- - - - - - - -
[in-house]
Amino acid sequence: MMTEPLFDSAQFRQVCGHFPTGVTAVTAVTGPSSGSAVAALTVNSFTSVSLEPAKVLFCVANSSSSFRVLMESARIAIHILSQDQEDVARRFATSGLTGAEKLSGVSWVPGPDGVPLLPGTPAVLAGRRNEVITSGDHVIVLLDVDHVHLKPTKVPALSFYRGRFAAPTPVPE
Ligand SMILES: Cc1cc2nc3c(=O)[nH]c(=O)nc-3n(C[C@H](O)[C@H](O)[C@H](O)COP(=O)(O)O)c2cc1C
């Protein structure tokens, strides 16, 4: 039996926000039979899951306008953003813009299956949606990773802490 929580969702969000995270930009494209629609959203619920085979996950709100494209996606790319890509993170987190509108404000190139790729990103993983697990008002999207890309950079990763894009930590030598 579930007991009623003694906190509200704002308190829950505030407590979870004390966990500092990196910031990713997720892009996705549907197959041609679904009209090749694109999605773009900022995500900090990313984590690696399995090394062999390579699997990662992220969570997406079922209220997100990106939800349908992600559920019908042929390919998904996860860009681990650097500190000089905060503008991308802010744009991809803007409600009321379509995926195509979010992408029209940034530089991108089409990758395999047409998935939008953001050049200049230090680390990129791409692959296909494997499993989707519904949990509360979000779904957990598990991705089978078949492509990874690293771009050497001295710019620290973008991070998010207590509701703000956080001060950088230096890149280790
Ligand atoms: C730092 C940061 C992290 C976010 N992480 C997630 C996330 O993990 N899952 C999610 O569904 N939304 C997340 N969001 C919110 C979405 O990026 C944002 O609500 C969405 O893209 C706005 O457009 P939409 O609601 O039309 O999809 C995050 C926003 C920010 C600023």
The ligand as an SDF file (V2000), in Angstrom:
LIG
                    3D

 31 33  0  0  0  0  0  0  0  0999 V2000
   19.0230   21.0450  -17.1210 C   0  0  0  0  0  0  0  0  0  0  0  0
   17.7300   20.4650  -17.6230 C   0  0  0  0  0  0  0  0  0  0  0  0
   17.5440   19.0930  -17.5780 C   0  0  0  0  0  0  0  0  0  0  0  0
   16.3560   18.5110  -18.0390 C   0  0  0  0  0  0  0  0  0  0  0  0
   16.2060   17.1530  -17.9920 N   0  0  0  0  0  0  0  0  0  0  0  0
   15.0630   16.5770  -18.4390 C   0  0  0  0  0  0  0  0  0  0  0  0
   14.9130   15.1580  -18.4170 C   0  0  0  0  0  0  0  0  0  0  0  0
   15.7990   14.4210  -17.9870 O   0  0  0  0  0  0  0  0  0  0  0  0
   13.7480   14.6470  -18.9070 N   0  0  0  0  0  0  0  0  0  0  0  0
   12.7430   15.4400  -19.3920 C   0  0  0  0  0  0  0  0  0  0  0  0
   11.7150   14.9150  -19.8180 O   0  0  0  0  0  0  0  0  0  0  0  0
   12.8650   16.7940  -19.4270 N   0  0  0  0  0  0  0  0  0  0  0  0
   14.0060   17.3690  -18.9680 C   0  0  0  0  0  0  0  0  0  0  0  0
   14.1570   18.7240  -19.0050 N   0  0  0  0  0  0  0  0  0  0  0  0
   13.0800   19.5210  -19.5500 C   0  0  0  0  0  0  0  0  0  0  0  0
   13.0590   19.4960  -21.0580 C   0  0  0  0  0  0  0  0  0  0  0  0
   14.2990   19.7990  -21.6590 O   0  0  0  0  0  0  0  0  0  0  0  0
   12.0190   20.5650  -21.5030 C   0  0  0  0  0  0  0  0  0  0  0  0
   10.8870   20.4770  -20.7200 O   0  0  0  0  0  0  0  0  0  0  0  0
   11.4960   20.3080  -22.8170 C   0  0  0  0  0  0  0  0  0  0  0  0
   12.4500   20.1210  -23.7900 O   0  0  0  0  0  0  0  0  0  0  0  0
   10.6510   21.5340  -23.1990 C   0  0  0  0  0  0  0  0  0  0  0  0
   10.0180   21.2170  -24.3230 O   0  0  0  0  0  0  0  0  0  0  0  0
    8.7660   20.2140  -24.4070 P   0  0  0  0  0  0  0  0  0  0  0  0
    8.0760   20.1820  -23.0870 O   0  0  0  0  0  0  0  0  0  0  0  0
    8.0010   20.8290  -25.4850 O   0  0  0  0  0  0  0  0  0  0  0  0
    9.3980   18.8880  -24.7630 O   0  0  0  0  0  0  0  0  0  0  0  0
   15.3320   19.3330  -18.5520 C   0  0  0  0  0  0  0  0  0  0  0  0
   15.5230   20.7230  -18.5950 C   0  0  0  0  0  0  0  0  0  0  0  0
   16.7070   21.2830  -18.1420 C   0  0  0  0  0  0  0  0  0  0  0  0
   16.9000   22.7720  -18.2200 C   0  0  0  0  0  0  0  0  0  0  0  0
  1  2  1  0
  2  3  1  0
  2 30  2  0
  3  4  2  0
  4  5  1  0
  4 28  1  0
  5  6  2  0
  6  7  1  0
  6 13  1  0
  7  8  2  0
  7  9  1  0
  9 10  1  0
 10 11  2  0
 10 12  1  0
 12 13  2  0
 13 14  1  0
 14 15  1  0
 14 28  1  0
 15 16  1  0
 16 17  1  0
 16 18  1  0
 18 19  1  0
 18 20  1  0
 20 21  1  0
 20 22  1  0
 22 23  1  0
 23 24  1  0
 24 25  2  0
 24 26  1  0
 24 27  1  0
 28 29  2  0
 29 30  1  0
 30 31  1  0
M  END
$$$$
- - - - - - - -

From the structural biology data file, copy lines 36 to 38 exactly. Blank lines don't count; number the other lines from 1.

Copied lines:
    9.3980   18.8880  -24.7630 O   0  0  0  0  0  0  0  0  0  0  0  0
   15.3320   19.3330  -18.5520 C   0  0  0  0  0  0  0  0  0  0  0  0
   15.5230   20.7230  -18.5950 C   0  0  0  0  0  0  0  0  0  0  0  0